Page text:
Maternal diet and gut microbiome composition modulate early-life immune development

Erica T. Grant, Marie Boudaud, Arnaud Muller, Andrew J. Macpherson, Mahesh S. Desai*

*Corresponding author for this work

Research output: Contribution to journalArticleResearchpeer-review

6 Citations (Scopus)


In early life, the intestinal mucosa and immune system undergo a critical developmental process to contain the expanding gut microbiome while promoting tolerance toward commensals, yet the influence of maternal diet and microbial composition on offspring immune maturation remains poorly understood. We colonized germ-free mice with a consortium of 14 strains, fed them a standard fiber-rich chow or a fiber-free diet, and then longitudinally assessed offspring development during the weaning period. Unlike pups born to dams fed the fiber-rich diet, pups of fiber-deprived dams demonstrated delayed colonization with Akkermansia muciniphila, a mucin-foraging bacterium that can also use milk oligosaccharides. The pups of fiber-deprived dams exhibited an enrichment of colonic transcripts corresponding to defense response pathways and a peak in Il22 expression at weaning. Removal of A. muciniphila from the community, but maintenance on the fiber-rich diet, was associated with reduced proportions of RORγt-positive innate and adaptive immune cell subsets. Our results highlight the potent influence of maternal dietary fiber intake and discrete changes in microbial composition on the postnatal microbiome assemblage and early immune development.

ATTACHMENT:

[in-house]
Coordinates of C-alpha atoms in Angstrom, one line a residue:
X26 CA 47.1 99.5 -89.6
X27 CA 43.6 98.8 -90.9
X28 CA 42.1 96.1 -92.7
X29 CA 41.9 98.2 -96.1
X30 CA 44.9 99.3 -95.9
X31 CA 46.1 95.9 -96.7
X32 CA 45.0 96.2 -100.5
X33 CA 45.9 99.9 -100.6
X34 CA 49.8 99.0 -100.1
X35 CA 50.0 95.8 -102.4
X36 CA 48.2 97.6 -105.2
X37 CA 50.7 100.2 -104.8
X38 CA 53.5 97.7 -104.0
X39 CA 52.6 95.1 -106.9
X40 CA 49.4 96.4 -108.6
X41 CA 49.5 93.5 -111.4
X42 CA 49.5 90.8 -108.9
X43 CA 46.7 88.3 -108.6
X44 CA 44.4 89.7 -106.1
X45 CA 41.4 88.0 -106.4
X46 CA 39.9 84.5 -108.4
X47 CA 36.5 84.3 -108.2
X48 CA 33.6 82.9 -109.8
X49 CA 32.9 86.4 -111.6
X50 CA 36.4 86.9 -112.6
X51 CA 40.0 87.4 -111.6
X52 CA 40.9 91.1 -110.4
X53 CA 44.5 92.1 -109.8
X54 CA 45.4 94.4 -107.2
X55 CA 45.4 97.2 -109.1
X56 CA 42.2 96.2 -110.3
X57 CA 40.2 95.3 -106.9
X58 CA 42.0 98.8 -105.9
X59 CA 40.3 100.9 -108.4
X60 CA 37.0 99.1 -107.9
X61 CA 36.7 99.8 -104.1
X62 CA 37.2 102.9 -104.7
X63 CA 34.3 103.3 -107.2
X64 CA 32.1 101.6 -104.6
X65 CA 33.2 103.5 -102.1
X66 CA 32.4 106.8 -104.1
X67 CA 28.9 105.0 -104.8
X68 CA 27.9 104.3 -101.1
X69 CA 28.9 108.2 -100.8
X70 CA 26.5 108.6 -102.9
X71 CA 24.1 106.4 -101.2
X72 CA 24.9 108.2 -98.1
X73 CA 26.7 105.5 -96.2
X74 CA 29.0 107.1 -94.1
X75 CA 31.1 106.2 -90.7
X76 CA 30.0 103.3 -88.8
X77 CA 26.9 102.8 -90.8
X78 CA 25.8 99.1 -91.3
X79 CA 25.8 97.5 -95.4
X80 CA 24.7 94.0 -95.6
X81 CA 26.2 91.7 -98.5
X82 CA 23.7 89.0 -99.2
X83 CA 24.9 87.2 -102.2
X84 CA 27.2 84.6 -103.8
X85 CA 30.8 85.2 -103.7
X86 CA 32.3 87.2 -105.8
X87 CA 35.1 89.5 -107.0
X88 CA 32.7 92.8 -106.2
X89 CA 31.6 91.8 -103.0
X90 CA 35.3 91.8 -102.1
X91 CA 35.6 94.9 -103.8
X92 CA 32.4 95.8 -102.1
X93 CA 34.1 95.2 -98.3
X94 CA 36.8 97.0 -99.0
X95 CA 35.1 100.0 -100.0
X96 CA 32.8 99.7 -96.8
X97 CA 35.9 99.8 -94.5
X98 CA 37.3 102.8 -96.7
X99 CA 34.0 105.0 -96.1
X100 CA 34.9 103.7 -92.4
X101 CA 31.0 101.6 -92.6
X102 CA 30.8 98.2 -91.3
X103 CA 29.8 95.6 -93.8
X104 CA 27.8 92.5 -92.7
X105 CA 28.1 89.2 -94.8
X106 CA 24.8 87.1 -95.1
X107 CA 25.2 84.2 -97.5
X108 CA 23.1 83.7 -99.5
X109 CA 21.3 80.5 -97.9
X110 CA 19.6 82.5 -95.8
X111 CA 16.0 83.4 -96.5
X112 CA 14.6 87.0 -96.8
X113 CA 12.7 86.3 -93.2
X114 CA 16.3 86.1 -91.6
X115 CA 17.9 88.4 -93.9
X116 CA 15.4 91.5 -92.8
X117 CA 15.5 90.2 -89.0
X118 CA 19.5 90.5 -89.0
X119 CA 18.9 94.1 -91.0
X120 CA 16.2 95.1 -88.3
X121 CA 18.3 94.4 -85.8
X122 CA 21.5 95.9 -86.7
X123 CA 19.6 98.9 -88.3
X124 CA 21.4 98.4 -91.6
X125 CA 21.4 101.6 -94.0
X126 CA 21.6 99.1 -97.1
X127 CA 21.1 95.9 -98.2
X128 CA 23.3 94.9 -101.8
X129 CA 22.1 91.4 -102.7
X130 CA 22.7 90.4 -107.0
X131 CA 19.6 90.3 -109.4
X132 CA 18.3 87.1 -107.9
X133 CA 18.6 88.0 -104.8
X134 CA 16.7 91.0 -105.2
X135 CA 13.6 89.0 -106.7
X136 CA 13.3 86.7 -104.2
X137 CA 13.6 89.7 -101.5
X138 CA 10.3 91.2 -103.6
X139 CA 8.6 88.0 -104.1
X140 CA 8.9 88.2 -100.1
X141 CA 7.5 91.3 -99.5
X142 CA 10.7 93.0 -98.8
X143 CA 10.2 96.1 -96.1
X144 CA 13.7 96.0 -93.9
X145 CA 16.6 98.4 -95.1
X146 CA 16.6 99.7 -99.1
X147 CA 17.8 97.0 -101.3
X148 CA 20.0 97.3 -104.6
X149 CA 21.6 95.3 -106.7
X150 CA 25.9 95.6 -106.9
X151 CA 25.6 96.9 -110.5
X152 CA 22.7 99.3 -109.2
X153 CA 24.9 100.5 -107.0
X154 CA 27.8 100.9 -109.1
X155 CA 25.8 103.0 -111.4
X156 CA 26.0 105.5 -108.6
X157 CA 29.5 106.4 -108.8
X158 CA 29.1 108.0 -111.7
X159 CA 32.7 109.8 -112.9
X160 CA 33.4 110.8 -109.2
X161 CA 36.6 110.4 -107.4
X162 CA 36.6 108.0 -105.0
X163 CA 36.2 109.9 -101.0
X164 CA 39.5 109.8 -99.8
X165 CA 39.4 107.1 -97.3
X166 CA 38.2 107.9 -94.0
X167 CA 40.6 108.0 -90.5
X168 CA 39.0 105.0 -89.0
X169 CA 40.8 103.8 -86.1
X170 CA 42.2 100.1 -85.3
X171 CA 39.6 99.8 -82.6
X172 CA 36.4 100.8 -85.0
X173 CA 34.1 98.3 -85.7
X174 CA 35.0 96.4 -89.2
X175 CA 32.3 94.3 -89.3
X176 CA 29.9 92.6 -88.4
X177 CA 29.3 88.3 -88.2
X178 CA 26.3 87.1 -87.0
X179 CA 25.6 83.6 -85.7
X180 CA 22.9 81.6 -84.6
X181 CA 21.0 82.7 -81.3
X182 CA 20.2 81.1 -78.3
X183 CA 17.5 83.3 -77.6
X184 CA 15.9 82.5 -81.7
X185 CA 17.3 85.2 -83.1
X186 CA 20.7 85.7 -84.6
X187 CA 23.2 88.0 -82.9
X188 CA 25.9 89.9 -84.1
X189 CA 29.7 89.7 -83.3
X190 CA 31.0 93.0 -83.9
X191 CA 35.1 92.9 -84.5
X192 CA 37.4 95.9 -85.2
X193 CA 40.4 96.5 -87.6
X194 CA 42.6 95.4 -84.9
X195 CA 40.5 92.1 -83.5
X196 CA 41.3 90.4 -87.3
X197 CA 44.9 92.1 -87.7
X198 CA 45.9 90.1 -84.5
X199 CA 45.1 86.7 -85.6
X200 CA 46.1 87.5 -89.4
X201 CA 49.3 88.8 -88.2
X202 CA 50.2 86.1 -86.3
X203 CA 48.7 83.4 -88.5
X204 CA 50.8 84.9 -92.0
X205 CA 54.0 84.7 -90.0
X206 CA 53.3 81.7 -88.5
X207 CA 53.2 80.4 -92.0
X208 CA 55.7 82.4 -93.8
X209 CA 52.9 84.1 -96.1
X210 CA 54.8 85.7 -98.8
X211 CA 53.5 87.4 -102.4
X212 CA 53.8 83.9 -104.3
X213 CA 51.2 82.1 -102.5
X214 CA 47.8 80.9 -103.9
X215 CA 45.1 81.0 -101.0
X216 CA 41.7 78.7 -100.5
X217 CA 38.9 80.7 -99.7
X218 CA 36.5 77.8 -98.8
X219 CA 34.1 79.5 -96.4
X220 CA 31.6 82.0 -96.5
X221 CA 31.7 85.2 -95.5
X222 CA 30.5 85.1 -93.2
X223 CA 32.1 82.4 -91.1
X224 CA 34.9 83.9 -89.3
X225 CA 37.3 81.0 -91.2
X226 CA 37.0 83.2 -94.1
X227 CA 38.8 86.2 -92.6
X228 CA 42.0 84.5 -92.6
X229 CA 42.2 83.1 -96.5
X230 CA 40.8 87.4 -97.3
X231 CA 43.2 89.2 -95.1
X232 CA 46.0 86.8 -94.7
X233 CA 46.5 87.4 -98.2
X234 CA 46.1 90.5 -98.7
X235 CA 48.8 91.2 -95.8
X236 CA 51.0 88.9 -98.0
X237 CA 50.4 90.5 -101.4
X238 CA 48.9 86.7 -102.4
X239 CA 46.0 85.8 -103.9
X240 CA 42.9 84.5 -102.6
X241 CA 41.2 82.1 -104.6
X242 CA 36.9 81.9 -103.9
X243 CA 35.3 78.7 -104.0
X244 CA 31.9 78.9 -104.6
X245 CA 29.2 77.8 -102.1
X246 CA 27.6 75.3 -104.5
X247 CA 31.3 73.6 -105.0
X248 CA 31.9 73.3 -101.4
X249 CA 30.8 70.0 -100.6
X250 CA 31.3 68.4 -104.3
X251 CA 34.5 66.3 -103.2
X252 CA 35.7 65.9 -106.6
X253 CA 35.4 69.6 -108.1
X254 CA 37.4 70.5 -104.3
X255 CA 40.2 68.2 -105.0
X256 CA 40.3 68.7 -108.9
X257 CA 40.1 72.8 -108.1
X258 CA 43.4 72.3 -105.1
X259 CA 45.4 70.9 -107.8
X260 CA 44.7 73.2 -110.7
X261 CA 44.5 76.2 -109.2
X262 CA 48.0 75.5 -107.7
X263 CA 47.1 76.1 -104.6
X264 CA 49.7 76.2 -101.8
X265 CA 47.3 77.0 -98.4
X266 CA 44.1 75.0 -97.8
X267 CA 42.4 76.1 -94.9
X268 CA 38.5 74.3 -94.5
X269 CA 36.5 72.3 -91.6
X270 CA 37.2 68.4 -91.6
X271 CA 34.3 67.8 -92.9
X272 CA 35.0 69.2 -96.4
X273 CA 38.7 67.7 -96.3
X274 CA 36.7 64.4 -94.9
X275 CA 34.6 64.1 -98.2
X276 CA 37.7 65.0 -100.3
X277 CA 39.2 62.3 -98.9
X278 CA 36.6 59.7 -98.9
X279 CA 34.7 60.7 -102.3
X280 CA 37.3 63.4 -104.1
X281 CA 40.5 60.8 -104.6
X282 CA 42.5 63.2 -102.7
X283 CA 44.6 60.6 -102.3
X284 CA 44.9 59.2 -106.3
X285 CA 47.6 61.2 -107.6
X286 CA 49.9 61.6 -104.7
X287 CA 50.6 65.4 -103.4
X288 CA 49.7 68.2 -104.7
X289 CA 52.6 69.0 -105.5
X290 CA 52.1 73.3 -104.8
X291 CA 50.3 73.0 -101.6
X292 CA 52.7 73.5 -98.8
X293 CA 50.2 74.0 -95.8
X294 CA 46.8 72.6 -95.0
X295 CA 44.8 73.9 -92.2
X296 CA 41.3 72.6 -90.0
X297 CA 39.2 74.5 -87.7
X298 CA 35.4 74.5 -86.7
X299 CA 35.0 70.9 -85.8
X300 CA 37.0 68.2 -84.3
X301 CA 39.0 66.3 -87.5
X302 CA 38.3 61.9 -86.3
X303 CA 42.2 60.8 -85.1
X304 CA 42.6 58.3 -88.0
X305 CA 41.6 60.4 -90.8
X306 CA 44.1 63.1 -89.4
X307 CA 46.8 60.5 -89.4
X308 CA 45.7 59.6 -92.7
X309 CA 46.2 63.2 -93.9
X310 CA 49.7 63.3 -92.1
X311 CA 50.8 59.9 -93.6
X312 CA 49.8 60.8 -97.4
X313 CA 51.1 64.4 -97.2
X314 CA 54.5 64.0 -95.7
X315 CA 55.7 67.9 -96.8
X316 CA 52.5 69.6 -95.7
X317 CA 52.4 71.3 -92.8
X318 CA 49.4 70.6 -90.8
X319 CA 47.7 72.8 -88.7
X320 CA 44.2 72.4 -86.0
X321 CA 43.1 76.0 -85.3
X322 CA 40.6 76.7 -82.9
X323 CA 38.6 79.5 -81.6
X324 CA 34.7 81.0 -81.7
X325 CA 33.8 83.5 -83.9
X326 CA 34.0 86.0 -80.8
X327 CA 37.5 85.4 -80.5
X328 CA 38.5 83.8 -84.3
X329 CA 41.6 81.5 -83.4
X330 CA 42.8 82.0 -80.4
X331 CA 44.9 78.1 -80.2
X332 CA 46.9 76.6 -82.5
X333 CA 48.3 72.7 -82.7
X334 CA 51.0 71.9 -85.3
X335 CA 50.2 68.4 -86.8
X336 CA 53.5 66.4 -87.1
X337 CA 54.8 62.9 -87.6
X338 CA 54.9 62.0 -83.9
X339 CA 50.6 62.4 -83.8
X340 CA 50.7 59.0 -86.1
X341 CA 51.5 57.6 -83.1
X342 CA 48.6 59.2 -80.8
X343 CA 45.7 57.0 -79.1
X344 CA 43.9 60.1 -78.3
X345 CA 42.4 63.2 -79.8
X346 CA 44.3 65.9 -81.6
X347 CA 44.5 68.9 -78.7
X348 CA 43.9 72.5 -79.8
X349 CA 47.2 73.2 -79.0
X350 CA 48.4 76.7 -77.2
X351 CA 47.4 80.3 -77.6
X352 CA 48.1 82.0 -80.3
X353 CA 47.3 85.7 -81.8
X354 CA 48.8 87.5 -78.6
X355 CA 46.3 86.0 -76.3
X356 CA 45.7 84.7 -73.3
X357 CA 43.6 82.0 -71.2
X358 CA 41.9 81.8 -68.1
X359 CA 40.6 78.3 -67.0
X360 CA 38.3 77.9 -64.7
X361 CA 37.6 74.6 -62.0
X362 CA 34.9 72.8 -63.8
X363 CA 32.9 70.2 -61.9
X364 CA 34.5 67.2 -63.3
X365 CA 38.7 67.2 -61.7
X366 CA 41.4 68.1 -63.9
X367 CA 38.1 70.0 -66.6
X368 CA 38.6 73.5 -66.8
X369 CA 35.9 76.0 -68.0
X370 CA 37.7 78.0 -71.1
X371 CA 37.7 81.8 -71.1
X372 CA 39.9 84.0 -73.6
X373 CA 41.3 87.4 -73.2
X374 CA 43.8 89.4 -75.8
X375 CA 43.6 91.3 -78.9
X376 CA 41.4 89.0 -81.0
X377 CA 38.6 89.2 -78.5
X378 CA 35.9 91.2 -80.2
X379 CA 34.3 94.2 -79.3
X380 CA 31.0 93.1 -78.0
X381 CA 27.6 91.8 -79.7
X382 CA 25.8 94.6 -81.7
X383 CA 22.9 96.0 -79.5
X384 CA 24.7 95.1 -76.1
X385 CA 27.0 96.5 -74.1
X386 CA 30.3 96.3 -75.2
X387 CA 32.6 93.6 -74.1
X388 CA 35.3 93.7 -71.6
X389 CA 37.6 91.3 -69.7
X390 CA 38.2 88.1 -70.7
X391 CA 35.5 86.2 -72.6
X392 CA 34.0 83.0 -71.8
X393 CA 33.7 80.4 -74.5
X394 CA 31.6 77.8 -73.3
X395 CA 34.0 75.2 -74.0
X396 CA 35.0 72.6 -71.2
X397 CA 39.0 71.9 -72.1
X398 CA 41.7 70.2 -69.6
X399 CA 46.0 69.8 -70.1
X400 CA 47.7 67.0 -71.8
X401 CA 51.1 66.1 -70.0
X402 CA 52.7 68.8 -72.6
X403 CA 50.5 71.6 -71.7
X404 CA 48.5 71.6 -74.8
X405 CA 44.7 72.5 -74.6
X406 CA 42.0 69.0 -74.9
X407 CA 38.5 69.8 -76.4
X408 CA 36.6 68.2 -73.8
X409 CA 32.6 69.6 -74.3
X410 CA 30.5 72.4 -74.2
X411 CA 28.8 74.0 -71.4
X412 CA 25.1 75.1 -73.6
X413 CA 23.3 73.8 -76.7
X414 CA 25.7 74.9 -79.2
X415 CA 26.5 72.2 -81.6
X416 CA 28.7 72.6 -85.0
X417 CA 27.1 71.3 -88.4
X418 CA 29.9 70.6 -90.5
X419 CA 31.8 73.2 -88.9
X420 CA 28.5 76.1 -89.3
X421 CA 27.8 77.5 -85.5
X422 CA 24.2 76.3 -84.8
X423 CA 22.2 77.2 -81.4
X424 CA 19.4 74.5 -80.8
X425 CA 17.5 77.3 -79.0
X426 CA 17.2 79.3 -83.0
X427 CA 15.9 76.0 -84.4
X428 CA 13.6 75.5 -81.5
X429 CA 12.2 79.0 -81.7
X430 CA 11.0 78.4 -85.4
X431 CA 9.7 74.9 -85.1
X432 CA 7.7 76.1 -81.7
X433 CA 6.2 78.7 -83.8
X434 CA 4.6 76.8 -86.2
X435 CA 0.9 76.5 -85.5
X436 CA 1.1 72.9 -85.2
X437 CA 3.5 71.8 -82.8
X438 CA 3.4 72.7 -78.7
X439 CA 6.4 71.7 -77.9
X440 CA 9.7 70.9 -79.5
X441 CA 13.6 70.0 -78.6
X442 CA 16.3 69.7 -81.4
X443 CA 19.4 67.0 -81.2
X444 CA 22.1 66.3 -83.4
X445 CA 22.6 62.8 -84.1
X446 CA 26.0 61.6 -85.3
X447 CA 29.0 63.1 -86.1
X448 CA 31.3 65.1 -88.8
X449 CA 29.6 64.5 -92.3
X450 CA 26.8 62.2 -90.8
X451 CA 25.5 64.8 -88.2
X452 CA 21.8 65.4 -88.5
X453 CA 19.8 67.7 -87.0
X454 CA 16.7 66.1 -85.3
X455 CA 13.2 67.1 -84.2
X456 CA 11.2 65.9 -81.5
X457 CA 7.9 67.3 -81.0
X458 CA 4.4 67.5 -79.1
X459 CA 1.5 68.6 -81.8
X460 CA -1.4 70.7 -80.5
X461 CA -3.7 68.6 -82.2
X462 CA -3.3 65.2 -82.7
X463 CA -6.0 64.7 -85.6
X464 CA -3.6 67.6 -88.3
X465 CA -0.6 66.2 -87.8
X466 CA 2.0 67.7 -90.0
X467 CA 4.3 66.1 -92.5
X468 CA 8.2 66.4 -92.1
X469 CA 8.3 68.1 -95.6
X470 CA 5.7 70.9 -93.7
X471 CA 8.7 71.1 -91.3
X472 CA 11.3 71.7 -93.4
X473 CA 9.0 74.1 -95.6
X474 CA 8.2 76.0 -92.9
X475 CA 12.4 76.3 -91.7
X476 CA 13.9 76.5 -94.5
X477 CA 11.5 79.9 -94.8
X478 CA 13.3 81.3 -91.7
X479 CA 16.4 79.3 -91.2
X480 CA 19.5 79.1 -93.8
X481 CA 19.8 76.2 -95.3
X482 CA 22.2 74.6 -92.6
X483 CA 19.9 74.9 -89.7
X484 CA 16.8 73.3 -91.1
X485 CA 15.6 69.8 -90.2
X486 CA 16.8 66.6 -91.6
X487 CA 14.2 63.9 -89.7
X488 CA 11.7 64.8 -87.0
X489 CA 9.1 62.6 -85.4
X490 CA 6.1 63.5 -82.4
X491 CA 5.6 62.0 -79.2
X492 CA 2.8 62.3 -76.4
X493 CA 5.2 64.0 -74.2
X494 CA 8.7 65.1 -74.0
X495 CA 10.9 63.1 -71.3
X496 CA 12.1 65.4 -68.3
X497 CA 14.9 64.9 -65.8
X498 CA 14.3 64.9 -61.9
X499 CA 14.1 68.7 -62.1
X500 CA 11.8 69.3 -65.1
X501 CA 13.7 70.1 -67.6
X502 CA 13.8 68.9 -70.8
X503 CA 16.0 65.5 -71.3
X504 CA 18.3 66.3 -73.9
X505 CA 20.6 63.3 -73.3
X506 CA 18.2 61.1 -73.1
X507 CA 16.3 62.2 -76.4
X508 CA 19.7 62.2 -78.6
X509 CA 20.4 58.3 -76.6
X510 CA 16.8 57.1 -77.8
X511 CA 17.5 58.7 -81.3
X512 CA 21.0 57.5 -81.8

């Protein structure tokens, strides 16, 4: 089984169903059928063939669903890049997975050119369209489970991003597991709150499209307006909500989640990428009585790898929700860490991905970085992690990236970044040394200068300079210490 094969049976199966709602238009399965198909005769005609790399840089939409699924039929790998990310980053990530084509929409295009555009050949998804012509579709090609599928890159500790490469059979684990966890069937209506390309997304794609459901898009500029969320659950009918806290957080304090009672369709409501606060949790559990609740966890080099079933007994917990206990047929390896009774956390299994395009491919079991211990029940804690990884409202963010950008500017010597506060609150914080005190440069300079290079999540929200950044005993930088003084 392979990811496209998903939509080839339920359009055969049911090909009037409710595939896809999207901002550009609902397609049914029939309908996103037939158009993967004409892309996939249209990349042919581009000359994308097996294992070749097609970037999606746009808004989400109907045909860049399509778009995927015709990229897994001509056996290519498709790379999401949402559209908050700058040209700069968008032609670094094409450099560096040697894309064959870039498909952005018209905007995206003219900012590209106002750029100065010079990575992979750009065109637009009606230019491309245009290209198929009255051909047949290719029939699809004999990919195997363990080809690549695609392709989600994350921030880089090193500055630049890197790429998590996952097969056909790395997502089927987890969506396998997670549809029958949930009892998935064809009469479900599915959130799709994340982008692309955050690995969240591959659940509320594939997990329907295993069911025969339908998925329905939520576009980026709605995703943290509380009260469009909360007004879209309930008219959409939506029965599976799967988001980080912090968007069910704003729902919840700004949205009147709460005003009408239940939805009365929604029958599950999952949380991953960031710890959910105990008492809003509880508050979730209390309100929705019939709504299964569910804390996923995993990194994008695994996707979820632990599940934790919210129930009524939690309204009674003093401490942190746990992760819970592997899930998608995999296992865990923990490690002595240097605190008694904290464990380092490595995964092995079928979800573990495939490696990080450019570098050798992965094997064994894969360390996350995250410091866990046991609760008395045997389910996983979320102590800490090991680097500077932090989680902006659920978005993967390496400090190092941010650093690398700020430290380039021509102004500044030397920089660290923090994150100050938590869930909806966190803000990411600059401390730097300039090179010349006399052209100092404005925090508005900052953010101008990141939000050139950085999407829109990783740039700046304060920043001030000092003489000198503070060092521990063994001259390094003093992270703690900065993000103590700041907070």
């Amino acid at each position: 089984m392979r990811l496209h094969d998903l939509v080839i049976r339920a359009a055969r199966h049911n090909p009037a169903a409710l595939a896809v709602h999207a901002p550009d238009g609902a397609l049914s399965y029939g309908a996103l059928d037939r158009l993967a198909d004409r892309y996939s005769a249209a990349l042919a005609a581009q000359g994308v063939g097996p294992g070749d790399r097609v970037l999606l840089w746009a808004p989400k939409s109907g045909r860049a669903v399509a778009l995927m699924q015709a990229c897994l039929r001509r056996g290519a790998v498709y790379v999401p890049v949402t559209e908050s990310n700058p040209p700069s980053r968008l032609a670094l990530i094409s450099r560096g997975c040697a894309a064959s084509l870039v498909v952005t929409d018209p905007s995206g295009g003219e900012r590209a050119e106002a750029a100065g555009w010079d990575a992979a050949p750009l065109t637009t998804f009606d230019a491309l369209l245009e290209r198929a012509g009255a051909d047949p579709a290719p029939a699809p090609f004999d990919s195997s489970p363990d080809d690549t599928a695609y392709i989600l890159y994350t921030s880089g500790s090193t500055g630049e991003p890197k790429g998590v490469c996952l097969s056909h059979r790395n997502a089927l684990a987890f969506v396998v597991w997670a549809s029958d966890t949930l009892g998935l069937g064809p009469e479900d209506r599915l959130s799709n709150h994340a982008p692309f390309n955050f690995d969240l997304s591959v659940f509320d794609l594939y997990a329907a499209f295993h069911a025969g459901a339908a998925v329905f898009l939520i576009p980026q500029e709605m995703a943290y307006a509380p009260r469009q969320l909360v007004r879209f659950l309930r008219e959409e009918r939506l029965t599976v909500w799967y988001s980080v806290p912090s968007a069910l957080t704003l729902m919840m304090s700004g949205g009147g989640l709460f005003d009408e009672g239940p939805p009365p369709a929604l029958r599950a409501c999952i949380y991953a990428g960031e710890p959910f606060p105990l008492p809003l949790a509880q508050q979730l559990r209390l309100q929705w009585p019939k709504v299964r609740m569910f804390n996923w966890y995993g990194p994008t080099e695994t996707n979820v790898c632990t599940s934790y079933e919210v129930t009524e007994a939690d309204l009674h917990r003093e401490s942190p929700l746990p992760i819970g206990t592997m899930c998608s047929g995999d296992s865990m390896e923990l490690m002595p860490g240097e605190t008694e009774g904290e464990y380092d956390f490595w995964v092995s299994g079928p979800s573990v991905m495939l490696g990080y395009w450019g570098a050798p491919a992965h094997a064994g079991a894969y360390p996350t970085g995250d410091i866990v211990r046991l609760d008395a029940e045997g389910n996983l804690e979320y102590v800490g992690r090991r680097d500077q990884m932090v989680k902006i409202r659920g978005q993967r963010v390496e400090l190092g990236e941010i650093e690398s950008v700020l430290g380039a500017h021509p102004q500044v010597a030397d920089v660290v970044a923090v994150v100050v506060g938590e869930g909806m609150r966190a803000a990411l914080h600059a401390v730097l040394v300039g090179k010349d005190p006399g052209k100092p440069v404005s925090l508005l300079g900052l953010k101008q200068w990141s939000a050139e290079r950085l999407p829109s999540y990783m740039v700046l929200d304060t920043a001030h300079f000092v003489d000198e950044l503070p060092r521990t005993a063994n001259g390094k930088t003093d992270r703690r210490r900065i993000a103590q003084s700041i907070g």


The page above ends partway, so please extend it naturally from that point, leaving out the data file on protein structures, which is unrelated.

Original languageEnglish
Article numbere17241
JournalEMBO Molecular Medicine
Issue number8
Publication statusPublished - 7 Aug 2023


  • Akkermansia
  • dietary fiber
  • early life
  • immune development
  • microbiome


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